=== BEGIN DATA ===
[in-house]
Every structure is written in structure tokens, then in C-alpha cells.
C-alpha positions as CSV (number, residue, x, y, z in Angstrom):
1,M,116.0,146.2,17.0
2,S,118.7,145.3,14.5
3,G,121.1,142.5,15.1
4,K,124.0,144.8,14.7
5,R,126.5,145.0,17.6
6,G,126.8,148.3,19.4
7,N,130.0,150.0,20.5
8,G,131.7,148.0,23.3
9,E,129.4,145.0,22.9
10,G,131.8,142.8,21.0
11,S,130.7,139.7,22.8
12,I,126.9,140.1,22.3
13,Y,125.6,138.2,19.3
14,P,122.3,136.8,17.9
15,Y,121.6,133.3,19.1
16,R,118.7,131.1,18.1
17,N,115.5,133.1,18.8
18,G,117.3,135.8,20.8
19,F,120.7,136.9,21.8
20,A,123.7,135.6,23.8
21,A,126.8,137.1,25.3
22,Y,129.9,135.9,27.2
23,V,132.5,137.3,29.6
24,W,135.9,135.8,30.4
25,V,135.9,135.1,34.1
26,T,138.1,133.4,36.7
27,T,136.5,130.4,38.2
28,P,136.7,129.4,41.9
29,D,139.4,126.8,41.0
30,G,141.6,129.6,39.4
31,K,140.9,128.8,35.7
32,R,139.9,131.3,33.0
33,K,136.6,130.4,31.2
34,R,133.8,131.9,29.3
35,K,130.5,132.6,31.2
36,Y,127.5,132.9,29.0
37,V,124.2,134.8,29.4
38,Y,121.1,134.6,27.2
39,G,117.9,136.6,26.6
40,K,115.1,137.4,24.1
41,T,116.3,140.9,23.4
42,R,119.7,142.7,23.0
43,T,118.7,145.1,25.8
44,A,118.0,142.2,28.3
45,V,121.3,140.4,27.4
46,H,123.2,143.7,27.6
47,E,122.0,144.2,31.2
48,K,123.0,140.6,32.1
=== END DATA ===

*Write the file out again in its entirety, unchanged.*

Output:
[in-house]
Every structure is written in structure tokens, then in C-alpha cells.
C-alpha positions as CSV (number, residue, x, y, z in Angstrom):
1,M,116.0,146.2,17.0
2,S,118.7,145.3,14.5
3,G,121.1,142.5,15.1
4,K,124.0,144.8,14.7
5,R,126.5,145.0,17.6
6,G,126.8,148.3,19.4
7,N,130.0,150.0,20.5
8,G,131.7,148.0,23.3
9,E,129.4,145.0,22.9
10,G,131.8,142.8,21.0
11,S,130.7,139.7,22.8
12,I,126.9,140.1,22.3
13,Y,125.6,138.2,19.3
14,P,122.3,136.8,17.9
15,Y,121.6,133.3,19.1
16,R,118.7,131.1,18.1
17,N,115.5,133.1,18.8
18,G,117.3,135.8,20.8
19,F,120.7,136.9,21.8
20,A,123.7,135.6,23.8
21,A,126.8,137.1,25.3
22,Y,129.9,135.9,27.2
23,V,132.5,137.3,29.6
24,W,135.9,135.8,30.4
25,V,135.9,135.1,34.1
26,T,138.1,133.4,36.7
27,T,136.5,130.4,38.2
28,P,136.7,129.4,41.9
29,D,139.4,126.8,41.0
30,G,141.6,129.6,39.4
31,K,140.9,128.8,35.7
32,R,139.9,131.3,33.0
33,K,136.6,130.4,31.2
34,R,133.8,131.9,29.3
35,K,130.5,132.6,31.2
36,Y,127.5,132.9,29.0
37,V,124.2,134.8,29.4
38,Y,121.1,134.6,27.2
39,G,117.9,136.6,26.6
40,K,115.1,137.4,24.1
41,T,116.3,140.9,23.4
42,R,119.7,142.7,23.0
43,T,118.7,145.1,25.8
44,A,118.0,142.2,28.3
45,V,121.3,140.4,27.4
46,H,123.2,143.7,27.6
47,E,122.0,144.2,31.2
48,K,123.0,140.6,32.1